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Psychopathy of panic disorder .pdf


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Panic disorder

Psychopathology of panic
disorder

What’s new?
• Research continues to provide support for the cognitive
model of panic, which proposes that the tendency to
catastrophically misinterpret benign bodily sensations
plays an important role in the disorder.1–3

Steven Taylor
Gordon JG Asmundson
Jaye Wald

• Research into the psychobiology of panic disorder has
increasingly focused on genetic factors. Genetic variants
of several candidate genes of neurotransmitter or
neurohormonal systems, each with a small individual
effect, may contribute to the susceptibility to panic
disorder.4–6

Abstract
Panic disorder is a common, debilitating and often chronic clinical condition. It is characterized by recurrent, unexpected panic attacks, and is
commonly associated with agoraphobia and other psychiatric dis­orders
such as mood disorders. Although the precise aetiology is currently
unknown, a growing body of research supports a cognitive model in
which panic attacks are said to arise from the catastrophic misinterpretation of benign, arousal-related bodily sensations (e.g. misinterpreting
­exertion-induced palpitations as an indication that one is about to have
a heart attack). The role of catastrophic misinterpretations has also been
incorporated into leading biological and contemporary psychodynamic
­models. Accumulating research also suggests that genetic factors play
a role, with numerous genes each making a small contribution to the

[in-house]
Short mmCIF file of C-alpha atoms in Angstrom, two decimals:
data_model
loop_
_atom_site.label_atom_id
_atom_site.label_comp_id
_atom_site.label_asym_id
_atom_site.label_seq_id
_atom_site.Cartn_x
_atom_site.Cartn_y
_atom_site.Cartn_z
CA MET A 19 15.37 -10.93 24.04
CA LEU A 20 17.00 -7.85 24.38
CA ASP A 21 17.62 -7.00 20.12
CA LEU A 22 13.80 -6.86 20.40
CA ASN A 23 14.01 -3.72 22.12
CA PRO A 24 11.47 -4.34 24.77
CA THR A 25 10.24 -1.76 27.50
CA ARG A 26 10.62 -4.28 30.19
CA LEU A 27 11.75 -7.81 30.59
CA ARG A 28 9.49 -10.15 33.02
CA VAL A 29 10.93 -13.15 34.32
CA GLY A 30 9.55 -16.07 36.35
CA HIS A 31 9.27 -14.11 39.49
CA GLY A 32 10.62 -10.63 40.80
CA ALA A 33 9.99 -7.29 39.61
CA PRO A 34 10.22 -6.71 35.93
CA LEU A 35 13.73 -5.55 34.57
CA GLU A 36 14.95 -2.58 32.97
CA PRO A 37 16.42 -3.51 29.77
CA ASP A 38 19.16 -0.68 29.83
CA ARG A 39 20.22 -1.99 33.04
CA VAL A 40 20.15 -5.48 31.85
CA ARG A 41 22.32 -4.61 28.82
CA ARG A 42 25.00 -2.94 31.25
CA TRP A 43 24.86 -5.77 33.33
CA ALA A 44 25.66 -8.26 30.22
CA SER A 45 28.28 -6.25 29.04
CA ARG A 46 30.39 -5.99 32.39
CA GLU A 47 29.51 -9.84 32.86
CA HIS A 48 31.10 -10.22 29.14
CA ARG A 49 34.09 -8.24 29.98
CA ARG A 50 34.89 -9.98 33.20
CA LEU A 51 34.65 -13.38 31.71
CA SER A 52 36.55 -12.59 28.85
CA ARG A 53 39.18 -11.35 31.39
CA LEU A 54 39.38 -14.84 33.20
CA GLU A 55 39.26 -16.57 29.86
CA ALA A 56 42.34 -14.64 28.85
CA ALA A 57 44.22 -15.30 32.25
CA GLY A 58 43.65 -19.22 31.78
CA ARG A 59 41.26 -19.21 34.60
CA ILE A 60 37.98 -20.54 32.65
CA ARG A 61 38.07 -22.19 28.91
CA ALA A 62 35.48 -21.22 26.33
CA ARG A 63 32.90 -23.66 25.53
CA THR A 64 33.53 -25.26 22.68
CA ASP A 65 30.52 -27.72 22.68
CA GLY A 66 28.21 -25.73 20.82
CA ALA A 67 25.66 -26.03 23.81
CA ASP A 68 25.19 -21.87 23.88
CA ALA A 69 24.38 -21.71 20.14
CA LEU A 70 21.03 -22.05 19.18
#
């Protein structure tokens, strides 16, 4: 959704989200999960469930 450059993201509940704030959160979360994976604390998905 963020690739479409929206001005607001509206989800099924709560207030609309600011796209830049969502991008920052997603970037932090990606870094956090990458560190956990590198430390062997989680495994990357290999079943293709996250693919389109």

person’s risk for developing the disorder. The cognitive and biological
models are each associated with empirically supported treatments, such
as cognitive–behaviour therapy (CBT) and selective serotonin reuptake
inhibitors (SSRIs). Before initiating any form of treatment, however, it is
important to conduct a thorough diagnostic evaluation, including a general medical evaluation, in order to accurately diagnose panic disorder
and to rule out general medical conditions that can mimic the disorder.

• In other developments, theorists have attempted
to integrate models of panic disorder, such as
neurobiological and psychodynamic approaches,7 but
the merits of such efforts have been debated.8

symptoms in Table 1, whereas limited-symptom attacks are
defined by three or fewer symptoms. The frequency and severity
of panic attacks vary widely among patients. Table 2 describes
the three types of panic attacks found in panic disorder (and, less
commonly, in other anxiety disorders). Such panic attacks can
also occur in the general population; these are often referred to
as non-clinical panic.

Keywords agoraphobia; catastrophic misinterpretation; fear network;
panic attacks; panic disorder

Panic attack symptoms
A panic attack is a discrete period of intense fear or discomfort
in the absence of real danger that develops abruptly, reaches a
peak within 10 minutes, and is accompanied by four or more of
the following symptoms:

Classification and defining features
Types of panic attack
Panic disorder is characterized by recurrent, unexpected panic
attacks.9 Full-blown attacks are defined by four or more of the

• palpitations, pounding heart or accelerated heart rate
• sweating
• trembling or shaking
• sensations of shortness of breath or smothering
• feeling of choking
• chest pain or discomfort
• nausea or abdominal distress
• feeling dizzy, unsteady, light-headed or faint
• derealization (feelings of unreality) or depersonalization
(feeling of being detached from oneself )
• fear of losing control or going crazy
• fear of dying
• paraesthesiae (numbness or tingling sensations)
• chills or hot flushes

Steven Taylor PhD is Professor of Psychology in the Department of
Psychiatry at the University of British Columbia, Vancouver, Canada.
His research interests include the aetiology and treatment of anxiety